You know that thing with grunge music where it's: play softly, then loud, then soft then loud,... It's got that, which only works for a bout two cycles.

The animation was great. I wonder if it would work without the narration. That's the downfall.

jacksonjay said...


Should I be ashamed? Traditional guy made me LOL with No guns for Pork Chop! Very dark!

EMD said...

I liked it. Yes, it wallowed a bit, but the animation was so interesting and diverse I ignored that.

Henry said...

Watch it with the sound off.

McGehee said...

"Watch it with the sound off."

Best advice.

When he got to ranting about how a broken bone couldn't possibly be worse than being called names, I couldn't help wondering if he'd ever had a broken bone. Even his fall out of the tree only gave him bruises.

Drama is meant to be a spectator sport, not a way of life.

Dan from Madison said...

I don't really get it, nor do I get all the navel gazing going on over bullying that I have seen the last several years. I was bullied but that was THIRTY FUCKING YEARS AGO. Pardon my French.

It doesn't matter, it can't be changed, and wallowing in the past does exactly zero to help anyone today.

Just move on, feel sorry for those insecure jerks that did it, and live your life to the fullest.

Kit said...

A good story showing why and how some of us struggle. Quite touching and thank you to the author for sharing.

fivewheels said...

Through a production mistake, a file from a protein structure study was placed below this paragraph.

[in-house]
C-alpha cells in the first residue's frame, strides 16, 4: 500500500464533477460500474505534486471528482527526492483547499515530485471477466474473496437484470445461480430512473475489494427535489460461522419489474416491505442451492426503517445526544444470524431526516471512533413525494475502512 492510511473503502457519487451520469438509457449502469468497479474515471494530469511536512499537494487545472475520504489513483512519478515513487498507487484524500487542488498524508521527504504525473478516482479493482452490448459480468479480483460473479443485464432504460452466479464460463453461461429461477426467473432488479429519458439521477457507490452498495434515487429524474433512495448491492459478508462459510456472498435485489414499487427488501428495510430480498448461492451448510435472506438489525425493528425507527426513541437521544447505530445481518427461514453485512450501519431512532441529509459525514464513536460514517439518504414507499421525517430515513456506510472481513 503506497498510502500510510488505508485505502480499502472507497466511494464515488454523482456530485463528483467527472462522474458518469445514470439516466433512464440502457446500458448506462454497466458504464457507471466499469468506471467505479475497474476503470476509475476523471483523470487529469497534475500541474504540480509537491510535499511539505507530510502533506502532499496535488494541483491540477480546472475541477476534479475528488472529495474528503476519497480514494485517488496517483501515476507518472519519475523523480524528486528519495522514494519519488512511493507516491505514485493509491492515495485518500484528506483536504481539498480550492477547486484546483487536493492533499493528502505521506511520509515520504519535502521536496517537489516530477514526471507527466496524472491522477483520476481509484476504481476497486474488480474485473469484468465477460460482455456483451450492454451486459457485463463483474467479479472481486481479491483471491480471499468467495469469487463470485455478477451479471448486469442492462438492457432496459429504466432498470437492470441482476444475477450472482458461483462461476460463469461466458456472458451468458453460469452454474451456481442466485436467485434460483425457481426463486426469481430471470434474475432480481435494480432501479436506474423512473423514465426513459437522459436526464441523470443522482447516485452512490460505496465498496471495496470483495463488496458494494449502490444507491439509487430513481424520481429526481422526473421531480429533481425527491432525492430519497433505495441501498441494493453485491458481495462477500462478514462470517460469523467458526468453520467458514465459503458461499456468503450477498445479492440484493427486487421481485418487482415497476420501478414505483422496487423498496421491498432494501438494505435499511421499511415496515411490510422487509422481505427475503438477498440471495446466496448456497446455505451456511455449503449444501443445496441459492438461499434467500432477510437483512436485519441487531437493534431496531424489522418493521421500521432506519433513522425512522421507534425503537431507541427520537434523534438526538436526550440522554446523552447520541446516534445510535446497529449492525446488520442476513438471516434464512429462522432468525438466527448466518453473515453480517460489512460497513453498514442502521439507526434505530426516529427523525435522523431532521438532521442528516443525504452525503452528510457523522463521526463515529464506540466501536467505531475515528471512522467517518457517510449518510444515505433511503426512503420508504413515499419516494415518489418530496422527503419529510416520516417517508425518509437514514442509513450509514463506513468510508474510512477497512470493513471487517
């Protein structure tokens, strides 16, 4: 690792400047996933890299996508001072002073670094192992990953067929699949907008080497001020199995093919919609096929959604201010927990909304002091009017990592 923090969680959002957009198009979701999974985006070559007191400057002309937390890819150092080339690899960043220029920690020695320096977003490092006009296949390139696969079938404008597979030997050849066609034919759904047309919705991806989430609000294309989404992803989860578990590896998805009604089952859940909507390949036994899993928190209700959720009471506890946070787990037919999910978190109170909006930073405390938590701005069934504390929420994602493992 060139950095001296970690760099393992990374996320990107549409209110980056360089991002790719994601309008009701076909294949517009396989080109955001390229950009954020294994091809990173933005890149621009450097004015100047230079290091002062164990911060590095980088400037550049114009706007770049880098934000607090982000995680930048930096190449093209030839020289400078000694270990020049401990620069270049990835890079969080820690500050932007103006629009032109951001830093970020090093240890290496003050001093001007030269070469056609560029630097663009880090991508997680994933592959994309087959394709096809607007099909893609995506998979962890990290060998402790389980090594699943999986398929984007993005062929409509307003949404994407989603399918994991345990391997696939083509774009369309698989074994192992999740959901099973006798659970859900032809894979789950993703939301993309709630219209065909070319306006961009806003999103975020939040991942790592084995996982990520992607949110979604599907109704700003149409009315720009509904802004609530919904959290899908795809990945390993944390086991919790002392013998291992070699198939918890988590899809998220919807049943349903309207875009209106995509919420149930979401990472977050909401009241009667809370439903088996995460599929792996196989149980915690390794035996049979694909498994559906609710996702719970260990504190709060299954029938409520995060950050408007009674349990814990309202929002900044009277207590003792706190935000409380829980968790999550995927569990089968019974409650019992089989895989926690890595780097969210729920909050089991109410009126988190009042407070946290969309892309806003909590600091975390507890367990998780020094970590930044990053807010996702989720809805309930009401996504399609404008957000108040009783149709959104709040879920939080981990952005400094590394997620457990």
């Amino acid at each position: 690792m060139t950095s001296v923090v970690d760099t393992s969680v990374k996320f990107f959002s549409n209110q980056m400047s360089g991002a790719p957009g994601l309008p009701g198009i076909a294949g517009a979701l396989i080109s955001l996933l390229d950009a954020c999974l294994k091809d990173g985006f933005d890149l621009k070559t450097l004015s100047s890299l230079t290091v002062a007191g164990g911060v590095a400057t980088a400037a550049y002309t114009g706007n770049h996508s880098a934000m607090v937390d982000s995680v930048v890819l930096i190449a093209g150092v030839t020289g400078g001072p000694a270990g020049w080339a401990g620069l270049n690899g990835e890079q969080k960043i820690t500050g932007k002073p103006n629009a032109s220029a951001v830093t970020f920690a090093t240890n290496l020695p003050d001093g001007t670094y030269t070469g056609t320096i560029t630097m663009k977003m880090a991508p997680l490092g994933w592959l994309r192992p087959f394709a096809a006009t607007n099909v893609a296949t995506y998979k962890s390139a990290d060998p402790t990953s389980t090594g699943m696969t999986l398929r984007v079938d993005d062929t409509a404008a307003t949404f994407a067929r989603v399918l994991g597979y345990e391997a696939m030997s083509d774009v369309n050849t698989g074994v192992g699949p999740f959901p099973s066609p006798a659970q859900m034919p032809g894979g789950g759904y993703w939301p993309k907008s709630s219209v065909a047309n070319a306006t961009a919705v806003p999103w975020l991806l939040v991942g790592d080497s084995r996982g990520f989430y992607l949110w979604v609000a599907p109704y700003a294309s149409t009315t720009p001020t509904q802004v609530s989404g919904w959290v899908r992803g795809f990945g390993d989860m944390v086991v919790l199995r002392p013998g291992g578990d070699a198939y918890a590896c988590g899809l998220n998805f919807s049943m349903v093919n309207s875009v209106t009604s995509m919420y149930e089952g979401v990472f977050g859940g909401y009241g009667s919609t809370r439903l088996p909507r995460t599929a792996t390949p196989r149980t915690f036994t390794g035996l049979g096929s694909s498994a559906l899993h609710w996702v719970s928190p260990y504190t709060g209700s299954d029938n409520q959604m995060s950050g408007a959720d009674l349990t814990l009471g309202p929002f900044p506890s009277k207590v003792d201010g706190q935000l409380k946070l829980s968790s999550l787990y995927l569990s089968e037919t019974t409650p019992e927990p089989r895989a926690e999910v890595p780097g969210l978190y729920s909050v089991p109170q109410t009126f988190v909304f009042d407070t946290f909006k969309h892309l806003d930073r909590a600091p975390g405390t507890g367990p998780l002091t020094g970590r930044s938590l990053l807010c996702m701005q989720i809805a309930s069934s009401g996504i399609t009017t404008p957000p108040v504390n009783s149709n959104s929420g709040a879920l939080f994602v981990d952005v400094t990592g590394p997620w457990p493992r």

One word: Overwrought.

It also suffers from the problem of showing a little too much how desperately one wants to be called courageous for saying what's already obvious and widely accepted.

Dust Bunny Queen said...

Yes. Bullying is horrible. The animation was very good and I agree with the message. But....the whining drama queen quality of his voice and the yelling ruined the whole thing.

Thankfully, my daughter was not bullied in school, but occasionally would have problems with the girl's clique. Young girls are extremely cruel and there is always the jockeying to push out some girls and trying to see who will be the queen bee. Normal.

My advice at the time was the same advice that I told myself at that age.

Rules to live by: Someday you will not be in this little school and you will have moved onto a better life than these small minded girls can imagine. These people will mean nothing to you when you are in the 'real world' and you will leave them behind you.